In a nutshell (for those of you who for unbeknownst reasons-or lack of cable-are unfamiliar with The Sopranos), this is gist of the story: Tony Soprano is a middle-aged New Jersey mobster married to Carmela—his doting, devoted wife who turns a blind eye to his philandering and questionable business practices—who rules his “family” of fellow mobsters. He also sees a psychiatrist, Dr. Jennifer Melfi, and as Gabbard explains: “[Sopranos] creator David Chase noted that the therapy session was the germ of his idea for the series.”
Dr. Melfi, who according to many reviewers has a crush on Tony, continues to see him despite the problems posed by his therapy because “she is fascinated by her celebrity ‘bad boy’,” as Gabbard explains. In addition, Tony falls for his therapist, which further complicates the sessions, but the doctor continues to see him professionally. Interestingly enough, CNN recently reported that the new season also promises therapy sessions for Tony’s daughter, Meadow, and his sister, Janice.
During the therapy sessions, the audience is offered another side of Tony: a boyish, charming, sexy man who in his own fashion is trying to do the right thing. Yes, he may cheat on his wife, yet on the flip side, he is a devoted father who reveres and respects his wife greatly. He may steal and kill, but he also has a peculiar sense of honor and loyalty, and frowns on betrayal (which is often his justification for violence). As Gabbard writes, Tony’s moral code seems to be: “If someone owes you money and doesn’t pay, you’re justified in removing parts of his anatomy.”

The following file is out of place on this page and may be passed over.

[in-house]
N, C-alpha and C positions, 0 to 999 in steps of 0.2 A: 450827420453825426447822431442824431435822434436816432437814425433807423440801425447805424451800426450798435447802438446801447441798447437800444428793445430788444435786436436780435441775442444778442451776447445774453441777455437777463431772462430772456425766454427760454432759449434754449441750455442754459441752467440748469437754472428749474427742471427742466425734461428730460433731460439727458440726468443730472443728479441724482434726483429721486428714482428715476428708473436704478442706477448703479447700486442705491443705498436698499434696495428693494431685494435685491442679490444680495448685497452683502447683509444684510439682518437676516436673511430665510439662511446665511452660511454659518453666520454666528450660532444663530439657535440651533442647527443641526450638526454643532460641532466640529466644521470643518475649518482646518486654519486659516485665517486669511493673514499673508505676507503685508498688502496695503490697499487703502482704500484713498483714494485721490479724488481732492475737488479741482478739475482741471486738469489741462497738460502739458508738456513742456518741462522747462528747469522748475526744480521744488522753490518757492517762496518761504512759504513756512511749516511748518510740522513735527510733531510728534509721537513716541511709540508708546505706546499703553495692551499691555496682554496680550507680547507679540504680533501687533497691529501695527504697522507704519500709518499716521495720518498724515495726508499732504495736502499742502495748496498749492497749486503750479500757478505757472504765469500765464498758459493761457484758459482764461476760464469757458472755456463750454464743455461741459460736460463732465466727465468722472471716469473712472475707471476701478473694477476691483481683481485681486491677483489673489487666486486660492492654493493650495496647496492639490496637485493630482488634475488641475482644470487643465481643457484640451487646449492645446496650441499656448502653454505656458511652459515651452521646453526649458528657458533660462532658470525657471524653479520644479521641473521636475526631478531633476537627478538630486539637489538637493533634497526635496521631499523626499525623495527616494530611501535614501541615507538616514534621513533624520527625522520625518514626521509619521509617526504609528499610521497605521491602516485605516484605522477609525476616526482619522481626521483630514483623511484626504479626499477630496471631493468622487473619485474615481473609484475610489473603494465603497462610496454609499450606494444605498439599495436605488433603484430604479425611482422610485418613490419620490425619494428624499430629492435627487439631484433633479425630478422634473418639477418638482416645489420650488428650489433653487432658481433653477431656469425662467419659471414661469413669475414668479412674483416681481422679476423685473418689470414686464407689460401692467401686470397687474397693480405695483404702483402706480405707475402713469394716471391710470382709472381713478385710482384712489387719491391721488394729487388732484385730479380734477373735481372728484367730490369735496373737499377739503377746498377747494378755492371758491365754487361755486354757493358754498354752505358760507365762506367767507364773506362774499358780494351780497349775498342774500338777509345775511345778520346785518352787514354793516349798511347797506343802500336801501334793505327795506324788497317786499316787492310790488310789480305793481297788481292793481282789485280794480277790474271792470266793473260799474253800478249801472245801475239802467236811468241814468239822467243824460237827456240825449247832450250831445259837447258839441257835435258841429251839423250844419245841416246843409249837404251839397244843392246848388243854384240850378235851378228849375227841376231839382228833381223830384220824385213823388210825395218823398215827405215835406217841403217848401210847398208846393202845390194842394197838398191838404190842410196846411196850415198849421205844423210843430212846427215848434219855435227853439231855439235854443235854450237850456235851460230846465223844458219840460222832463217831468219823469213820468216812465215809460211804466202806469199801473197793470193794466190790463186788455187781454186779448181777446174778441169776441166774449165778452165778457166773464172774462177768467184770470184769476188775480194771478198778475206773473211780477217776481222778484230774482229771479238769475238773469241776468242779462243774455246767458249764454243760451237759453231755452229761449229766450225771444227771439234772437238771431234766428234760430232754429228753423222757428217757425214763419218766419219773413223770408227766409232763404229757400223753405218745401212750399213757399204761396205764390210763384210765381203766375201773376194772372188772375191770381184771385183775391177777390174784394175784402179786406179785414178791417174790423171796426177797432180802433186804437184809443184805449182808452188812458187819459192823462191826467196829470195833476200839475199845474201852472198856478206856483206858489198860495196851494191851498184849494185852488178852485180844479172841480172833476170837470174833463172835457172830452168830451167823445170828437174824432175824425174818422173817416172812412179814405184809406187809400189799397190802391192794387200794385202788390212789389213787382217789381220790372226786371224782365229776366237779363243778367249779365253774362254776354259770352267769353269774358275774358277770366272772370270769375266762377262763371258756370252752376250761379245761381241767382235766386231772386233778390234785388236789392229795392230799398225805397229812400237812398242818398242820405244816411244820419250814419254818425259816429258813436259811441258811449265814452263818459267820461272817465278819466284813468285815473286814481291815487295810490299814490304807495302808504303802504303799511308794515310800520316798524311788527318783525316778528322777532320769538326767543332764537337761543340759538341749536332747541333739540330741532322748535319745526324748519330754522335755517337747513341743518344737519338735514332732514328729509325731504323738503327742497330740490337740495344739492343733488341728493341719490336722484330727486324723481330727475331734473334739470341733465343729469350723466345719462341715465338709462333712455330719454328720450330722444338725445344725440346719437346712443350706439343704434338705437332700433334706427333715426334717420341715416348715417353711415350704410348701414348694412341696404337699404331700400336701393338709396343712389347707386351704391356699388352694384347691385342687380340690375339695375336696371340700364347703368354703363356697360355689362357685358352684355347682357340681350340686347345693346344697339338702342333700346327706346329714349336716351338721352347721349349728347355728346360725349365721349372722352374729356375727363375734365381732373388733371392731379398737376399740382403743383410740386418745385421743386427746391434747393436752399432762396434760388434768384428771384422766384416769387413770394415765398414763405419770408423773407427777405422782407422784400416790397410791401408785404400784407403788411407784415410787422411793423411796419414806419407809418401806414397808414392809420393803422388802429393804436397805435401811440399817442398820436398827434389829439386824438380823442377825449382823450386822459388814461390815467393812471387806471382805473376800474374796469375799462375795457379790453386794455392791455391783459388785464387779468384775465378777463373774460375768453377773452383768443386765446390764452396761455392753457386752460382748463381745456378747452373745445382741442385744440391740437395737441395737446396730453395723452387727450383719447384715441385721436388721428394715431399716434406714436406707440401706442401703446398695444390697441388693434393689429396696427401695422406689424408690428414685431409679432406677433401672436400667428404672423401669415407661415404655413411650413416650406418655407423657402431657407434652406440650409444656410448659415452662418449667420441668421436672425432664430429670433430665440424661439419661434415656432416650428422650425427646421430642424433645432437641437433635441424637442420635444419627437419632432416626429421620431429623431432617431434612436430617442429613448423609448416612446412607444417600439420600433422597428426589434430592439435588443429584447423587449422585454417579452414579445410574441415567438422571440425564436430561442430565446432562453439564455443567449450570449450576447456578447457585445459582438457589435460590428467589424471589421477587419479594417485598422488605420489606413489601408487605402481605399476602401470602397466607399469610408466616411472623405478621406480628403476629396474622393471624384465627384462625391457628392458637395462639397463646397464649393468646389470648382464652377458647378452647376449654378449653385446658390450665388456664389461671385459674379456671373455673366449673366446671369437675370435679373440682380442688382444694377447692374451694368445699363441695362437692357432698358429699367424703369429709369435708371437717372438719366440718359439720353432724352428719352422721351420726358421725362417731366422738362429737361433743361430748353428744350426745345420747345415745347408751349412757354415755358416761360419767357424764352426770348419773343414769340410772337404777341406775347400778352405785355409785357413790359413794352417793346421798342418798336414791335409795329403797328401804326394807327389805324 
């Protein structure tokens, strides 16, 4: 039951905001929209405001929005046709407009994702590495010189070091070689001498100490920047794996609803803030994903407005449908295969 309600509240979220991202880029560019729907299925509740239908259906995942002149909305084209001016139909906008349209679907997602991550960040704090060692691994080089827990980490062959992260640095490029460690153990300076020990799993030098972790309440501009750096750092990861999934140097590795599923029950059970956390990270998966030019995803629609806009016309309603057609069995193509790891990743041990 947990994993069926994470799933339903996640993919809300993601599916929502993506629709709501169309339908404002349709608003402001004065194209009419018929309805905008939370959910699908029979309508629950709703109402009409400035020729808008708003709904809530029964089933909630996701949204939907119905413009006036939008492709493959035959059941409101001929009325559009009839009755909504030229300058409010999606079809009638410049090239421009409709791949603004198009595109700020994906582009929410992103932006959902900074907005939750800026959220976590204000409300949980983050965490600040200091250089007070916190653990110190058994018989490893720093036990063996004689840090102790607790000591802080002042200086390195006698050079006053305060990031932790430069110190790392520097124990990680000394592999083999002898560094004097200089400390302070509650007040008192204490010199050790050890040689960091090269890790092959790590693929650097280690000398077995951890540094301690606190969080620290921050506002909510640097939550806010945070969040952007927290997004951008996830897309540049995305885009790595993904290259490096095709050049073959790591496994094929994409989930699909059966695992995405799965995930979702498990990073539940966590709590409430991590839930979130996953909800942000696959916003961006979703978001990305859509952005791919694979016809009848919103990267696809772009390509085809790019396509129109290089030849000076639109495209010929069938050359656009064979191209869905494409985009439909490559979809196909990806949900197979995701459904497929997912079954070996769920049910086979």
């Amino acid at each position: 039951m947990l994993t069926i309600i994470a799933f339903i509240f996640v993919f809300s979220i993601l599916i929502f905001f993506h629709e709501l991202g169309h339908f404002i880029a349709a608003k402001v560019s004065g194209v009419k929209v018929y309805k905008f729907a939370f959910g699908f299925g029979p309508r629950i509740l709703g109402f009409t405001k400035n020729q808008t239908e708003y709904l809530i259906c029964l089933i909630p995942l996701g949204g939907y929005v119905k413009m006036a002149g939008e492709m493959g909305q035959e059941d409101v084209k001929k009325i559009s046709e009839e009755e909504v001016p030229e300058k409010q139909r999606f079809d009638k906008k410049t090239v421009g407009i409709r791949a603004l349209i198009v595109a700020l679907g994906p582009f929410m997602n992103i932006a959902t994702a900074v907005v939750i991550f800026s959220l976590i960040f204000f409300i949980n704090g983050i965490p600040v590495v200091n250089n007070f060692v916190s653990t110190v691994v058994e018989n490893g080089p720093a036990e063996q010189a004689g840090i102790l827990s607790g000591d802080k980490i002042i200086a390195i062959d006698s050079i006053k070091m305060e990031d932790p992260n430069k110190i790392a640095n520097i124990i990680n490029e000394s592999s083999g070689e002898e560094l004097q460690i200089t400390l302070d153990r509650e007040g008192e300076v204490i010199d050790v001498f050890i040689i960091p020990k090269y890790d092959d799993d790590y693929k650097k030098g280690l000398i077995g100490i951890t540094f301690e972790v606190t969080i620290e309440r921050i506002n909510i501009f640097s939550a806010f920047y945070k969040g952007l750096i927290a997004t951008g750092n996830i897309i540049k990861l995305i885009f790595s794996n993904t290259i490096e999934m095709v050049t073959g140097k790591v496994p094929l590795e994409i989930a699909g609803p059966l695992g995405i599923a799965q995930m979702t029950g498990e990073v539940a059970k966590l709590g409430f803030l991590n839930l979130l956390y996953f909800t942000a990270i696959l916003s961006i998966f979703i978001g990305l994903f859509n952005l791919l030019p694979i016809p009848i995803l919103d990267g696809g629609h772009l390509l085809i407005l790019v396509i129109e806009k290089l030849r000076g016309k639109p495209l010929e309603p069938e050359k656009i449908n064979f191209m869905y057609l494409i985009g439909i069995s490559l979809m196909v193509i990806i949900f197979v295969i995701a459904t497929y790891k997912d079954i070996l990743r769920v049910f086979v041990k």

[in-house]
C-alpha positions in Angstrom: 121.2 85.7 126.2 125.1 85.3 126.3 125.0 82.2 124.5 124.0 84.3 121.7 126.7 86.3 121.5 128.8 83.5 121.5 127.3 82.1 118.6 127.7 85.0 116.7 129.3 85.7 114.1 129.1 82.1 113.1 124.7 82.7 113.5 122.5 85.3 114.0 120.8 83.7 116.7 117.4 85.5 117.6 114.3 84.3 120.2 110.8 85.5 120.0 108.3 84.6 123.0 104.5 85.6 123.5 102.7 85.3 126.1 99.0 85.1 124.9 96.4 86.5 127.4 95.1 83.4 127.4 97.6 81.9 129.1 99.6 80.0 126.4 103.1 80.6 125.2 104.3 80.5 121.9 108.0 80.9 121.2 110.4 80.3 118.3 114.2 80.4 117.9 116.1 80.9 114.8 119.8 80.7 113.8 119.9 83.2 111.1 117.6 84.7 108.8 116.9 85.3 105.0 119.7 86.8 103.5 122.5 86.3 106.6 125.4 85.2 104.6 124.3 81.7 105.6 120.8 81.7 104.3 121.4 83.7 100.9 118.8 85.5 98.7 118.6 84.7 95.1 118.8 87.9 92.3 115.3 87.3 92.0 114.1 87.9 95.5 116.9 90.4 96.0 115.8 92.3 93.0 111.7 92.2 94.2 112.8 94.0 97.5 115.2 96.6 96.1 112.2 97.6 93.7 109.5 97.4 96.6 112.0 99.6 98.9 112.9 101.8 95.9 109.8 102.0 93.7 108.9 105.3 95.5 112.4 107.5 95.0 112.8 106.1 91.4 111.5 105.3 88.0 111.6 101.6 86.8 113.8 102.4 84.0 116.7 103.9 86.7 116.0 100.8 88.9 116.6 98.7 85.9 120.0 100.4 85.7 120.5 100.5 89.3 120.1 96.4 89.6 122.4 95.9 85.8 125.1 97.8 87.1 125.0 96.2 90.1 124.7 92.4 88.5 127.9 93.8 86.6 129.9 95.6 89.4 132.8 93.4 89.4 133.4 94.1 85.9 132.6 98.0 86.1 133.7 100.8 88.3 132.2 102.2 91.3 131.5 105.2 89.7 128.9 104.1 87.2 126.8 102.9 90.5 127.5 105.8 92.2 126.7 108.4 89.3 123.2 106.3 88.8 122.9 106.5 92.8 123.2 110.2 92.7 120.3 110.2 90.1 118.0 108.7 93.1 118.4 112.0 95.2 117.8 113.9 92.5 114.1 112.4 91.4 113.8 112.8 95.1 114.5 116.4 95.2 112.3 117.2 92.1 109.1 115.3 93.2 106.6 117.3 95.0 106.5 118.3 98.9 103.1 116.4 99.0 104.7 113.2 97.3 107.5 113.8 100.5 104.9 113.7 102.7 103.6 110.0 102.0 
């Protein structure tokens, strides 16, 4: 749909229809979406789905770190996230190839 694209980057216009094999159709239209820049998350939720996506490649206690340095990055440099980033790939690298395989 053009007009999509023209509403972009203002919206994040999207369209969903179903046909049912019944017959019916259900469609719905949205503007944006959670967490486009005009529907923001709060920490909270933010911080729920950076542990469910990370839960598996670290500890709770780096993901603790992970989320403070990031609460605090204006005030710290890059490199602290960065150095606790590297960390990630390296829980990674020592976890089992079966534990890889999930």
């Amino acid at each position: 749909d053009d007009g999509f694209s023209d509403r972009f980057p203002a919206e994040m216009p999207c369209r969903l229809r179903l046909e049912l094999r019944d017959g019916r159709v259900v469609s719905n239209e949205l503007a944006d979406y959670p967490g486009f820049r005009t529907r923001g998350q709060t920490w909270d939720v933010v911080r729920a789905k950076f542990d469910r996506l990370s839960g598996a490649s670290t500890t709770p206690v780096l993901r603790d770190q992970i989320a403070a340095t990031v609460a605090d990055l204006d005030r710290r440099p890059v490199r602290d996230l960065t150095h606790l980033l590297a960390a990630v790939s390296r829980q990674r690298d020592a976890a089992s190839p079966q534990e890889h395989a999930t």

According to the author, viewers’ tremendous interest in Tony is due to the fact that “we experience a tantalizing potential for change. Maybe a bad man can become a good man.” Which brings us to the important question: Can Tony be treated? If Tony were to abandon his mob lifestyle, shun his philandering, ask forgiveness for his sins, and become the ideal family man, then, well, that would mark the final episodes of the show, and we might as well tune into reruns of Ozzie and Harriet or Father Knows Best.
However, it is the Tony who is constantly at odds with himself; the torn man who realizes full well what he is, and isn’t quite sure whether he can-or really wants to-change, that draws us into his world. Gabbard offers the well-known theory that “Americans have always been fascinated by the con artist who can get away with things that the rest of us can’t.” In the chapter on “Tony’s Ailment,” the author states that “Tony Soprano may not be New Jersey’s version of Mother Teresa, but he clearly is not a true psychopath” given his loving relationships with his family members, and loyalty to his gang.